One of the most breathtaking aspects of Petra – for many people surpassing even the architecture – is its colourful sandstone, famously celebrated in a particular tourist’s memoirs almost 150 years ago. As the artist Edward Lear strolled up the Colonnaded Street on a visit in 1858, coolly noting “the tint of the stone… brilliant and gay beyond my anticipation”, his manservant and cook, Giorgio Kokali, burst out in delight, “Oh master, we have come into a world of chocolate, ham, curry powder and salmon!”
Agatha Christie, who visited in the 1930s, preferred to see the rocks as “blood-red”. A character in her Appointment with Death, set in Petra, comes out with a line describing the place as “very much the colour of raw beef”.
Unfortunately for posterity, however, the most famous lines on Petra’s colours are less engaging. In 1845, John William Burgon, later to become Dean of Chichester, wrote in his poem Petra:
It seems no work of Man’s creative hand,
By labour wrought as wavering fancy planned;
But from the rock as if by magic grown,
Eternal, silent, beautiful, alone!
Not virgin-white like that old Doric shrine,
Where erst Athena held her rites divine;
Not saintly-grey, like many a minister fane,
That crowns the hill and consecrates the plain;
But rose-red as if the blush of dawn
That first beheld them were not yet withdrawn;
The hues of youth upon a brow of woe,
Which Man deemed old two thousand years ago,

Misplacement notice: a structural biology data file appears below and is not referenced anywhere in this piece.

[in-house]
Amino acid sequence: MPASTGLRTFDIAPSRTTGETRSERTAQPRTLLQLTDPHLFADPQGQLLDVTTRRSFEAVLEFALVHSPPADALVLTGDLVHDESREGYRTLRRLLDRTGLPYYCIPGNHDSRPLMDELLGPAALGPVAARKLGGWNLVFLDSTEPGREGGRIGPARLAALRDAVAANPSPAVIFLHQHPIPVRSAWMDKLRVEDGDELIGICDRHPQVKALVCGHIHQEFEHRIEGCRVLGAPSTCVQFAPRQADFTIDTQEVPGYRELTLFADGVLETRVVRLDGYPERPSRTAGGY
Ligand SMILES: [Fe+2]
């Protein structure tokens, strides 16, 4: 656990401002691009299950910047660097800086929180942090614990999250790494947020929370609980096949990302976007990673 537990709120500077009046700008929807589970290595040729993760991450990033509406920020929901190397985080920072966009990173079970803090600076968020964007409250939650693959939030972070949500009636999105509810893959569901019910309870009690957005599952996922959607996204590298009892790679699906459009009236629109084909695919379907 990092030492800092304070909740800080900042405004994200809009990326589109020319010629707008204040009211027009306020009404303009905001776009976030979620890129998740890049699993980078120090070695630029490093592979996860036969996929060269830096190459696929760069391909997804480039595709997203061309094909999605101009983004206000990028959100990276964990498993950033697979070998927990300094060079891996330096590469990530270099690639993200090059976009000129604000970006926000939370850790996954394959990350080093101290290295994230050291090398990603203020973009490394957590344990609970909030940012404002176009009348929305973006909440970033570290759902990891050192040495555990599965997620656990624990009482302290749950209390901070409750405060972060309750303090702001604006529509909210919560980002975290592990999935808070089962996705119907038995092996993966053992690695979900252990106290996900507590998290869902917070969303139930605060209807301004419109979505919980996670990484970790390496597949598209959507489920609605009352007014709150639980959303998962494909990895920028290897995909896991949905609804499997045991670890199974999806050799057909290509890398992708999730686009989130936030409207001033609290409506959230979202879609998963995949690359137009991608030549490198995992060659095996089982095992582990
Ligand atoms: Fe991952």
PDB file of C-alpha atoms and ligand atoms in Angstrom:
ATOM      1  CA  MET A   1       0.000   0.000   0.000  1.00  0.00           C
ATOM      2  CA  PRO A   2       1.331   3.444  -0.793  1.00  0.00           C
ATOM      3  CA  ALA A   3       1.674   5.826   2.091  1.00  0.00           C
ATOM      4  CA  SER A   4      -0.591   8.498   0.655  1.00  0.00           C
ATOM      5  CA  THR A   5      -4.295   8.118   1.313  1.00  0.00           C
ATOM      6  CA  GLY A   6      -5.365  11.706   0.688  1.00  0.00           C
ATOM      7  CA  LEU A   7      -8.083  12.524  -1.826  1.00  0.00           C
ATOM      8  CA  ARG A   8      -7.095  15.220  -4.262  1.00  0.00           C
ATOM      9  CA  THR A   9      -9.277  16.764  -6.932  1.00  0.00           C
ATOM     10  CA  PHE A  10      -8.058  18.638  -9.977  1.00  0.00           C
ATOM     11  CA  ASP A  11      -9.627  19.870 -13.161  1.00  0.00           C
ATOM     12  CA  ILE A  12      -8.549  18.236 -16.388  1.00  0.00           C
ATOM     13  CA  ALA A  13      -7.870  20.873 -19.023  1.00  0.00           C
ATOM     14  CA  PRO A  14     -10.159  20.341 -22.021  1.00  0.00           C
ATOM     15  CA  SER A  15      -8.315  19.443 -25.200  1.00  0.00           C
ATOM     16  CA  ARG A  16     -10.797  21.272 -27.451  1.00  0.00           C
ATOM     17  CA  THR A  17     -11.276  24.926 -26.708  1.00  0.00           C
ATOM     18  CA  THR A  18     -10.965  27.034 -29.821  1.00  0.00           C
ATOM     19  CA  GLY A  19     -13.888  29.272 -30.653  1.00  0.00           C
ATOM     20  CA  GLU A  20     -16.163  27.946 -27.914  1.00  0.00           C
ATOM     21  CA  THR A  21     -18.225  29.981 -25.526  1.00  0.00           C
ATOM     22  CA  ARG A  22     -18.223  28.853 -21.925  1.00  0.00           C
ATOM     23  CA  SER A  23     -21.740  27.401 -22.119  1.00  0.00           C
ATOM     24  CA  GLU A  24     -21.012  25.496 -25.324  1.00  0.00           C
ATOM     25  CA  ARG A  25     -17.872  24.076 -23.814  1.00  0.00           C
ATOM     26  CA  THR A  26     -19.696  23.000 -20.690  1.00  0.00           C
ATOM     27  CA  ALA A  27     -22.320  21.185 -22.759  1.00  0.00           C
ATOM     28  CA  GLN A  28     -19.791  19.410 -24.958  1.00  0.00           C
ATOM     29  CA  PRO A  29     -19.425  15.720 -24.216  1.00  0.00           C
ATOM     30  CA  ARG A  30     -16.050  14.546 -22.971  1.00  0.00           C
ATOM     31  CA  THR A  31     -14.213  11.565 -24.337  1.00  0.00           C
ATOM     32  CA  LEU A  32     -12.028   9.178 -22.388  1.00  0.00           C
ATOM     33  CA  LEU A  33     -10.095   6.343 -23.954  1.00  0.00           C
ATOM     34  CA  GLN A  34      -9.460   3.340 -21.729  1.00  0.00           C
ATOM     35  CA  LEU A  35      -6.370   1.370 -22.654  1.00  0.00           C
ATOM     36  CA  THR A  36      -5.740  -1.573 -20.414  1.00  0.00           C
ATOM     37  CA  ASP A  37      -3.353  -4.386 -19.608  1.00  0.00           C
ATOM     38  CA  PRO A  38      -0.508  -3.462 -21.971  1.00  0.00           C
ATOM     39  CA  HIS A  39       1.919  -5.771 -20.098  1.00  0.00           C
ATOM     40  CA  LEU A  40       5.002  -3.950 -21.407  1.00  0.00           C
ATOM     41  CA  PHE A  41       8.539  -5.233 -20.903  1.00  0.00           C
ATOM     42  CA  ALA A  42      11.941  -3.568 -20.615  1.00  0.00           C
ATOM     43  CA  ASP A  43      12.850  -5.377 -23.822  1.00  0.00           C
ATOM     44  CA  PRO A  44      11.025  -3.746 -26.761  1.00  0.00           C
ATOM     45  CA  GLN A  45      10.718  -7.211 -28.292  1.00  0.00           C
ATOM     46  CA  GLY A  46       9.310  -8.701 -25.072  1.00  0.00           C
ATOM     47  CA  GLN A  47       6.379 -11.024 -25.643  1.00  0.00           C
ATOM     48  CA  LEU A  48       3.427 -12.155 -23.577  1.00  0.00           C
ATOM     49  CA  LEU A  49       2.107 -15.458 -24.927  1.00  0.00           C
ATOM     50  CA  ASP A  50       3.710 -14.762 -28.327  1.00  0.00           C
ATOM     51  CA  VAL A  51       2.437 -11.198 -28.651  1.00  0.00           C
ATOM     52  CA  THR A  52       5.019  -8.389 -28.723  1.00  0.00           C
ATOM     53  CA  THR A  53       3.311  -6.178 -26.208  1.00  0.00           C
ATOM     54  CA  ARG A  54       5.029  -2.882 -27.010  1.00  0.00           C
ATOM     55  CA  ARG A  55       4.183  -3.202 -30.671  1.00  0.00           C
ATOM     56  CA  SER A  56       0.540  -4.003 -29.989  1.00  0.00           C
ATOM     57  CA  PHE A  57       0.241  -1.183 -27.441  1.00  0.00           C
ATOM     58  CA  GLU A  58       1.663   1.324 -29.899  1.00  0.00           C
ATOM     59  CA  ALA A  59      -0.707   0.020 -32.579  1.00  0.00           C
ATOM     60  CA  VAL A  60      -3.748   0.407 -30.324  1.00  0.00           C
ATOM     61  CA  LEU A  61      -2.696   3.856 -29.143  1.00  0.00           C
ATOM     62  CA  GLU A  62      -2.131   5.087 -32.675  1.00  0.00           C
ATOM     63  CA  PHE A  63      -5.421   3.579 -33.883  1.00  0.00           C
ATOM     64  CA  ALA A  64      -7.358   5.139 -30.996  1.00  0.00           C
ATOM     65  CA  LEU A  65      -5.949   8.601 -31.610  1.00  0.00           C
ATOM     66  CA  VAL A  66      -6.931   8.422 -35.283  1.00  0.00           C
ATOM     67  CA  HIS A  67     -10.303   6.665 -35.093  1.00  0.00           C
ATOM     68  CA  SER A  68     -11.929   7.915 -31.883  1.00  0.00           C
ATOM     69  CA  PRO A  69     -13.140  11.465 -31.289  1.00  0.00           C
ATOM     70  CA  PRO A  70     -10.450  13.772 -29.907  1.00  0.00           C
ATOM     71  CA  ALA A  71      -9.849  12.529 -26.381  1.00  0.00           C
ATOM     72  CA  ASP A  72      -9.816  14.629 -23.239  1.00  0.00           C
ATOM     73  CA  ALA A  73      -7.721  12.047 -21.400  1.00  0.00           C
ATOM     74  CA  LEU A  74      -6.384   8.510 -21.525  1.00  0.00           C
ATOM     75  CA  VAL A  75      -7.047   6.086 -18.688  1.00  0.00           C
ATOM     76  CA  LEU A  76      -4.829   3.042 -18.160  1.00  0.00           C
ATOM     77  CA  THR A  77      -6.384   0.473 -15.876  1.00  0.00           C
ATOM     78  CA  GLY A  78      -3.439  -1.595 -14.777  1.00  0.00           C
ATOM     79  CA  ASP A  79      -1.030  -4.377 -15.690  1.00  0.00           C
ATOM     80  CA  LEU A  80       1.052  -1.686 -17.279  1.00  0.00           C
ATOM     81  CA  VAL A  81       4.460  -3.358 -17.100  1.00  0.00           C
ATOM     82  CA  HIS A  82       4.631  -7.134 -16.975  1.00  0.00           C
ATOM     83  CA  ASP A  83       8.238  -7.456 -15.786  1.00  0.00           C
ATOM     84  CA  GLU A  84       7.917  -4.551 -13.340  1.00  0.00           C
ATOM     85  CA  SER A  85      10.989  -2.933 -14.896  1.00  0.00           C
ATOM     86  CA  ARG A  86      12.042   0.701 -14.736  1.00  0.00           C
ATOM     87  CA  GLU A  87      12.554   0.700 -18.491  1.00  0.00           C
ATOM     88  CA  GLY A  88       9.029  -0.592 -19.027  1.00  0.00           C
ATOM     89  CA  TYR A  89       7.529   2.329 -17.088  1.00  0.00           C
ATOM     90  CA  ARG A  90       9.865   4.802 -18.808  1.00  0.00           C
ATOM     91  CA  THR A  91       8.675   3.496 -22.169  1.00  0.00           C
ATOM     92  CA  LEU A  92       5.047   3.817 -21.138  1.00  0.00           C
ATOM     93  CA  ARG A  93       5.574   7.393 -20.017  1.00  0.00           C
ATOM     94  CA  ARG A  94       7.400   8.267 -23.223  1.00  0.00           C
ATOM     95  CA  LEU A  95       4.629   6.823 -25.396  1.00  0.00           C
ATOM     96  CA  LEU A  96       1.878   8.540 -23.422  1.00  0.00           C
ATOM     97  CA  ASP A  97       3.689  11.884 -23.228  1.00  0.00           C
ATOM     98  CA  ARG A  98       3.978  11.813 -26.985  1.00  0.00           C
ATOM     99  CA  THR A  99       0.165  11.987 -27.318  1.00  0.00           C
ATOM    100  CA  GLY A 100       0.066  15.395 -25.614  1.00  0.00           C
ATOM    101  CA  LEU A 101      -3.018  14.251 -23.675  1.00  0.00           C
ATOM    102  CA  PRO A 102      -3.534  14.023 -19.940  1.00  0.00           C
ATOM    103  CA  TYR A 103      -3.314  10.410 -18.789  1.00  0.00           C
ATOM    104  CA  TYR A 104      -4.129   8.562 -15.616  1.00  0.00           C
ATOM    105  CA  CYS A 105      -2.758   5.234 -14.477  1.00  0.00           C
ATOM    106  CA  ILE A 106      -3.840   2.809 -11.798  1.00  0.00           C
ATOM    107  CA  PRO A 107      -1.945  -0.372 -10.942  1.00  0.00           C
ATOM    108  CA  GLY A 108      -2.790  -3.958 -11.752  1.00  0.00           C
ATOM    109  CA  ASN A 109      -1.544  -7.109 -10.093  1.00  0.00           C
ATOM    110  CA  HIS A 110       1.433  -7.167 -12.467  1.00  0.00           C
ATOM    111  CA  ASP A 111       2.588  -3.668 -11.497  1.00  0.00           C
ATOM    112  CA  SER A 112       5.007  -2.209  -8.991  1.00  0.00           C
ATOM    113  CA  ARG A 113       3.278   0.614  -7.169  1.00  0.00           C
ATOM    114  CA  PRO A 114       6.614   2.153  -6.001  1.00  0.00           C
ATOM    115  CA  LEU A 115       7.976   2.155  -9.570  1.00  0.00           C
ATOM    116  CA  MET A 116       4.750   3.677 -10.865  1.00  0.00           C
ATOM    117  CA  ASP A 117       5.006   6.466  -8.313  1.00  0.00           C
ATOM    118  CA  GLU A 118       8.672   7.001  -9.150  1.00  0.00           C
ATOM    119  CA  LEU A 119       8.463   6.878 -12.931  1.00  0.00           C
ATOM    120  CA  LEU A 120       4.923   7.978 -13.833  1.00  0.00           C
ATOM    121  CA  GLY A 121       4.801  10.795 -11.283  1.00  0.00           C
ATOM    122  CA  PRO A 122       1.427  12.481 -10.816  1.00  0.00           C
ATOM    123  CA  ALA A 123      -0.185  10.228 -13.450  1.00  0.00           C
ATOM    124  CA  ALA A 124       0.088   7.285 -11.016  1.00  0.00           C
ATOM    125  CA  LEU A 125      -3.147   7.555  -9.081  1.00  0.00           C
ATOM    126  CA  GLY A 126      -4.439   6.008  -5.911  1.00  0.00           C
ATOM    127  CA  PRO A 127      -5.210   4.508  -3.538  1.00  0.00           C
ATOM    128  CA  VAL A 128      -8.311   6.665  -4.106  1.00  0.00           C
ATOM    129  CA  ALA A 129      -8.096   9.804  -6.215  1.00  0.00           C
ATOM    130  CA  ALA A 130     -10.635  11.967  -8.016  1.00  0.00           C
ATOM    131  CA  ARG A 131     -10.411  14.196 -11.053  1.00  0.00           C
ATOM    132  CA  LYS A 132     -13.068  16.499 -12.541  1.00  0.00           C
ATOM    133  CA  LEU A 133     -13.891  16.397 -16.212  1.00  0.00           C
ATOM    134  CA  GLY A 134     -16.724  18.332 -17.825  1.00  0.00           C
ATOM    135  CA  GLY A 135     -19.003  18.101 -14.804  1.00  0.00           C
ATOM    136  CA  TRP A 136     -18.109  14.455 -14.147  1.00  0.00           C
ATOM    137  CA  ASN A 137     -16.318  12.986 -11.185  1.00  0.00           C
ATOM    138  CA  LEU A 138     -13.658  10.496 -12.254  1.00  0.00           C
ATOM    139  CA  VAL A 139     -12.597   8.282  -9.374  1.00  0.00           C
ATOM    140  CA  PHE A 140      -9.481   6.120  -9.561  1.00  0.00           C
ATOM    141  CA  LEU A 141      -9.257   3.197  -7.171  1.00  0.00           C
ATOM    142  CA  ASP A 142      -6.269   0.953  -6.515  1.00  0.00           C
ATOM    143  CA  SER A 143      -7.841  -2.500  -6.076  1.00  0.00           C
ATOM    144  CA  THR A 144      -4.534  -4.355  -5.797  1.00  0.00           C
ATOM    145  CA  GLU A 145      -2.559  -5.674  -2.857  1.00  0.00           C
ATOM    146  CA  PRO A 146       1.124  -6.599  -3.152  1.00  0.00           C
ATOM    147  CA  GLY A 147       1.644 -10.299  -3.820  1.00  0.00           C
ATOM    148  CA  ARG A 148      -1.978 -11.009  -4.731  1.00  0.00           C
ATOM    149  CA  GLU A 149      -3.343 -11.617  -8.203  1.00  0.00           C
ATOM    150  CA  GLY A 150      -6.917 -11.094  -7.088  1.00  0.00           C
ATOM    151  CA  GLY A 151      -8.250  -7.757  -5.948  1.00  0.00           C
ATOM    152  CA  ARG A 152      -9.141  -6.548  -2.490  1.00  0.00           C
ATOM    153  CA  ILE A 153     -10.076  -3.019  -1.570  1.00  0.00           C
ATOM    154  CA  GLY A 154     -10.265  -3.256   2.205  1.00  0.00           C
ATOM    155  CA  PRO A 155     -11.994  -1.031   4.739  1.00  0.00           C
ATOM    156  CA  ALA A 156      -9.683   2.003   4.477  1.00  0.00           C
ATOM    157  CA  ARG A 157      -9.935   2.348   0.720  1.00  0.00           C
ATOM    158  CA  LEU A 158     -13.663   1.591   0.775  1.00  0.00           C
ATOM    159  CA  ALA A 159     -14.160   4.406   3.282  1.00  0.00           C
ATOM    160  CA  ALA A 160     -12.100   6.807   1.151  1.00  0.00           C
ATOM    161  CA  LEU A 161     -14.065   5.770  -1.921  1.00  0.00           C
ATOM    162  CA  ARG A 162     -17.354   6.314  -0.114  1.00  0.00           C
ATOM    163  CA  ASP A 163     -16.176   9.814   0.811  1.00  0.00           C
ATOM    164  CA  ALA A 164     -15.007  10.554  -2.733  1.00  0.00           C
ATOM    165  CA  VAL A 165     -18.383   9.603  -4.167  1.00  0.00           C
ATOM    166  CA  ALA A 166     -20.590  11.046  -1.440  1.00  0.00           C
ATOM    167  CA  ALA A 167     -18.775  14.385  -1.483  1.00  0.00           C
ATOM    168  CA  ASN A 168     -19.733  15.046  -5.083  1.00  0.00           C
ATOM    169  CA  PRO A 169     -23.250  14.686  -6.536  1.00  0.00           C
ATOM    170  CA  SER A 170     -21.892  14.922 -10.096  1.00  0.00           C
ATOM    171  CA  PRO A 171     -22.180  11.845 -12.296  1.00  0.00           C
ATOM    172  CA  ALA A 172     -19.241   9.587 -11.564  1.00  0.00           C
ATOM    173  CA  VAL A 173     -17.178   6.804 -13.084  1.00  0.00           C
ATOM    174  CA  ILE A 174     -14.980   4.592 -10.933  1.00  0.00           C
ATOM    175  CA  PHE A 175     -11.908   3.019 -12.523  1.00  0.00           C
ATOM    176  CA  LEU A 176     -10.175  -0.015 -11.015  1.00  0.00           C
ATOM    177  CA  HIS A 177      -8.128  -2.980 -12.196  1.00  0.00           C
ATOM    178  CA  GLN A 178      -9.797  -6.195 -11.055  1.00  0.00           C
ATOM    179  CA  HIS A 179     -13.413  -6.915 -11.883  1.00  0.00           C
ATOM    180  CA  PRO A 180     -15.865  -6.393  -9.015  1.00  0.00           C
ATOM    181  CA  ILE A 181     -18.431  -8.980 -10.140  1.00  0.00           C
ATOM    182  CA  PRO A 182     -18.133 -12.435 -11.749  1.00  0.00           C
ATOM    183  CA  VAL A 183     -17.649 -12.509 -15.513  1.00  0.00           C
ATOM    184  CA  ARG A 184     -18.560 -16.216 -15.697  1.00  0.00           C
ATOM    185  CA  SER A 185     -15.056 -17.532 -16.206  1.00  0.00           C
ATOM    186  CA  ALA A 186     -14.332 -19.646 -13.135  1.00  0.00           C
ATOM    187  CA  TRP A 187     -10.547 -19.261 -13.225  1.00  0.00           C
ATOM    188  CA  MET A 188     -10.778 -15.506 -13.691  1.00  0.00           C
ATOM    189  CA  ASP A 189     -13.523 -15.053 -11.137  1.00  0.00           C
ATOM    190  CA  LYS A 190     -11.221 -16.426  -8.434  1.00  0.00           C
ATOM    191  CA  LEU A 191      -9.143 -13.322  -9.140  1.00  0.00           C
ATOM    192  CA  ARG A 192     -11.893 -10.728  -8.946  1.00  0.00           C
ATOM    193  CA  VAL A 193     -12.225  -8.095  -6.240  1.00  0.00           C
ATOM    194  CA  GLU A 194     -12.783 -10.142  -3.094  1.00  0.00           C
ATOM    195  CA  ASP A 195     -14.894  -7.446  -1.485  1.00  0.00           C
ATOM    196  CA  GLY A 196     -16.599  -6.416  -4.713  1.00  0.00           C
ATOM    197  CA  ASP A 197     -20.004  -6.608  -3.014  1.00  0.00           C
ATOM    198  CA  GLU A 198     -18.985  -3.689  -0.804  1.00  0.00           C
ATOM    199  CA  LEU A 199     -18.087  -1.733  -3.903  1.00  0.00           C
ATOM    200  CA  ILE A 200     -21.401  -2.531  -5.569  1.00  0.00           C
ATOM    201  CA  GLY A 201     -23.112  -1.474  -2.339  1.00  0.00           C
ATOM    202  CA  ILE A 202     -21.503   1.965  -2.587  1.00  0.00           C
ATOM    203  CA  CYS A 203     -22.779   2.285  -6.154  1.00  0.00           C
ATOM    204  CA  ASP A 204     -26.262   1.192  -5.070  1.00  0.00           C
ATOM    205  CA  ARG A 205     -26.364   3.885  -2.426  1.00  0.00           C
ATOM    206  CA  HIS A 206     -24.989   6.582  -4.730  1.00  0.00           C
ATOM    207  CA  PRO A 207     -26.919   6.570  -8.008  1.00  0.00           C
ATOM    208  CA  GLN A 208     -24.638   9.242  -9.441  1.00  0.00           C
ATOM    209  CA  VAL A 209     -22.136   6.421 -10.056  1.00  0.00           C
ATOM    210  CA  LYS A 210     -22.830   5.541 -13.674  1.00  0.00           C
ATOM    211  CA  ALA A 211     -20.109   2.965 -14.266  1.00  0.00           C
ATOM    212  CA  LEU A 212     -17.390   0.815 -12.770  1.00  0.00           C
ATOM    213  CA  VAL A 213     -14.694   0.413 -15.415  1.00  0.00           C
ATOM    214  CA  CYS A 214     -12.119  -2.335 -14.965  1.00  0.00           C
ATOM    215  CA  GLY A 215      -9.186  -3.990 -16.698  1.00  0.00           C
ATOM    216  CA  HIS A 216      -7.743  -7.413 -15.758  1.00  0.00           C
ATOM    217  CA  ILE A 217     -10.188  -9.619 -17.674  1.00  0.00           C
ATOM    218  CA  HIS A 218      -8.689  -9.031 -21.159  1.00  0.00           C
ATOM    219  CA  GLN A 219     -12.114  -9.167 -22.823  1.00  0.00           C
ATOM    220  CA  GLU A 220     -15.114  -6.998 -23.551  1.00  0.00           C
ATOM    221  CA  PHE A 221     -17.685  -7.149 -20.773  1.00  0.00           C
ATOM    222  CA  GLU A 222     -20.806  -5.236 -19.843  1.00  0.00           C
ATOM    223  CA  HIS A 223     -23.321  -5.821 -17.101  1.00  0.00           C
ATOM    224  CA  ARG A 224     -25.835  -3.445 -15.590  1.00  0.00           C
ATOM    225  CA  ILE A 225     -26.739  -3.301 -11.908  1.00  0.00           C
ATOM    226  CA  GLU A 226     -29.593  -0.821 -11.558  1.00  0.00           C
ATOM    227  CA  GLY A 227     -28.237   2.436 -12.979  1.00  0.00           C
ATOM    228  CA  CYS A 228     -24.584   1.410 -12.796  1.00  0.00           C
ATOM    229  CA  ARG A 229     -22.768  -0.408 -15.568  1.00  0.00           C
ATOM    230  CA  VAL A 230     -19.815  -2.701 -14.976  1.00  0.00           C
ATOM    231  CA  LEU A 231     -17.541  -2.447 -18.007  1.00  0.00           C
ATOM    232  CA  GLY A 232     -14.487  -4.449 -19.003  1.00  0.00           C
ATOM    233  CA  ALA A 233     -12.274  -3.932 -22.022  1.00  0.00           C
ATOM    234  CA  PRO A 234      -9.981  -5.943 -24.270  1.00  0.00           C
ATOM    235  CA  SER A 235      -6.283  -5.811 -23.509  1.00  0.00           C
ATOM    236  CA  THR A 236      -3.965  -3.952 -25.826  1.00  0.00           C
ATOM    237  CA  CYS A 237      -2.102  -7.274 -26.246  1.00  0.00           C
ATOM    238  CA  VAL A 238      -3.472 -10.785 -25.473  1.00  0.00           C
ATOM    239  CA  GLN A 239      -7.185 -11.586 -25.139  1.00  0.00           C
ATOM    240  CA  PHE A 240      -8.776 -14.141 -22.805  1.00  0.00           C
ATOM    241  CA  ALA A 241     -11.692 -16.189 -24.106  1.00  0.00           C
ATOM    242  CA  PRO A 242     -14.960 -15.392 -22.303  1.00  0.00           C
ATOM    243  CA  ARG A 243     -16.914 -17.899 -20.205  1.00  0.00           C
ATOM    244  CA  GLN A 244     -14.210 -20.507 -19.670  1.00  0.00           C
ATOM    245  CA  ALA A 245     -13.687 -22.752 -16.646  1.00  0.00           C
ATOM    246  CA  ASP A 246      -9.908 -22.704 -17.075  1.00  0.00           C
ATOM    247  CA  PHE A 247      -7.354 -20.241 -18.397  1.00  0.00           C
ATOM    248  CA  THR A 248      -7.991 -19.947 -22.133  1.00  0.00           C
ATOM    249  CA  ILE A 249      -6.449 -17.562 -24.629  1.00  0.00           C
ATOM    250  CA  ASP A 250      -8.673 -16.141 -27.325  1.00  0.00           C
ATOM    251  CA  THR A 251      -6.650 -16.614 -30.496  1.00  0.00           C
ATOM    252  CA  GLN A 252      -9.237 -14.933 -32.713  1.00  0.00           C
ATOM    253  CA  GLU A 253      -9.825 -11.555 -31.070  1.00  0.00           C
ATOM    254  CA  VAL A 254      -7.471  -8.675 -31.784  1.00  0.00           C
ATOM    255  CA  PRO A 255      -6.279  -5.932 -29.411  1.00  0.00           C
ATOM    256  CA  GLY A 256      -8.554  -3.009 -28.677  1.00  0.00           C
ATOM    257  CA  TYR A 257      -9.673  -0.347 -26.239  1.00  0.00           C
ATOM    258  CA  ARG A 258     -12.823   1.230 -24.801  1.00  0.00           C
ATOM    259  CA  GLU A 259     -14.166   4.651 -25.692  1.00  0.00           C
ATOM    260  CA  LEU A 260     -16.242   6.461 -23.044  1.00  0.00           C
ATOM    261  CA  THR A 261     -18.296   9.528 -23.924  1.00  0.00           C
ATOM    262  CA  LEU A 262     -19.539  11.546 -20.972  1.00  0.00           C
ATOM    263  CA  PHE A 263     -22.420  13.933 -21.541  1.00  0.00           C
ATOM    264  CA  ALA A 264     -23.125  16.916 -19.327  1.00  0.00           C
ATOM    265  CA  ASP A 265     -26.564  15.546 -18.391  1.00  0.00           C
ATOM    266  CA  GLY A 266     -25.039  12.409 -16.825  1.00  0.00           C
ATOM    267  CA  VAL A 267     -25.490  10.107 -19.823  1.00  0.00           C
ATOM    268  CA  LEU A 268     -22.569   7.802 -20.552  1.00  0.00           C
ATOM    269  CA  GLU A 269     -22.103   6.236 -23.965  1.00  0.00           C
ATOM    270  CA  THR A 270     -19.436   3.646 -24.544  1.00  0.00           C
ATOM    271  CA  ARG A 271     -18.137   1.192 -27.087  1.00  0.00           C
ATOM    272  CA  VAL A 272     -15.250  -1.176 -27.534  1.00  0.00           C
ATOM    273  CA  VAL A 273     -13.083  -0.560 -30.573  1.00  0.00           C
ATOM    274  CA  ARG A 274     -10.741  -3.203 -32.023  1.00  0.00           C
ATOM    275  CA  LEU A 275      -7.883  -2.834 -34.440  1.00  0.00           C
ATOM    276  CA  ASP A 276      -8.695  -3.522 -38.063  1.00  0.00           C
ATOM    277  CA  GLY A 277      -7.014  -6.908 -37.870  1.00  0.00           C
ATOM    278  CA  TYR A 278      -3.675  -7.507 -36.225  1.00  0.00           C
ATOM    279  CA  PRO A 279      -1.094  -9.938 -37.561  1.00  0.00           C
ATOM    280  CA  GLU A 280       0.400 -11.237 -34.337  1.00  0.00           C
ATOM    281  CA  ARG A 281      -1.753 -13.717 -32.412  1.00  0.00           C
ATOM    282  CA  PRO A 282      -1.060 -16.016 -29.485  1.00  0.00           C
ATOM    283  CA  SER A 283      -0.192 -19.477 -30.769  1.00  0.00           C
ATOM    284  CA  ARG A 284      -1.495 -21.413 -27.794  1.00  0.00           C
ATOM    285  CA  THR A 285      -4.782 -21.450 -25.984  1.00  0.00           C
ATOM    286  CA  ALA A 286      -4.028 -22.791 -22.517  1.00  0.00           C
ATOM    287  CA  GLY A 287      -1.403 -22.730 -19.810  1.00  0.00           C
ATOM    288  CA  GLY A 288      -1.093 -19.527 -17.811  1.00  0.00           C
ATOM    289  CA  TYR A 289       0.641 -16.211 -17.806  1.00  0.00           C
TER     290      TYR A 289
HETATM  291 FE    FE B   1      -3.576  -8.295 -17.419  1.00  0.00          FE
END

Match me such a marvel save in Eastern clime,
A rose-red city half as old as Time.
No advertising copywriter could have dreamt up a better final line, and Burgon’s words have hung over Petra ever since: you’ll be sick of reading “rose-red city” on every map, poster and booklet by the time you leave. Tellingly, Burgon had never been to Petra when he wrote it; he finally went sixteen years later, and at least then had the humility to write, if only in a letter to his sister, “there is nothing rosy about Petra”.
Over the centuries, wind has rubbed away at the soft sandstone of Petra’s cliffs to reveal an extraordinary array of colours streaking through the stone. The most colourful facades are the Silk Tomb and the Carmine Tomb, both on the East Cliff and bedecked in bands of rainbow colours, while the cafés on the path below are set in caves no less breathtaking. Elsewhere, the lower walls of the Wadi Farasa are streaked with colour, and the Siq cliffs are striped with everything from scarlet to yellow to purple to brown, to complement the green foliage on the trees, the pink of the oleander flowers, and the deep-blue sky. The one place in Petra that’s truly “rose-red” is the Treasury, lit in the afternoons by low reflected sunlight off the pinkish walls.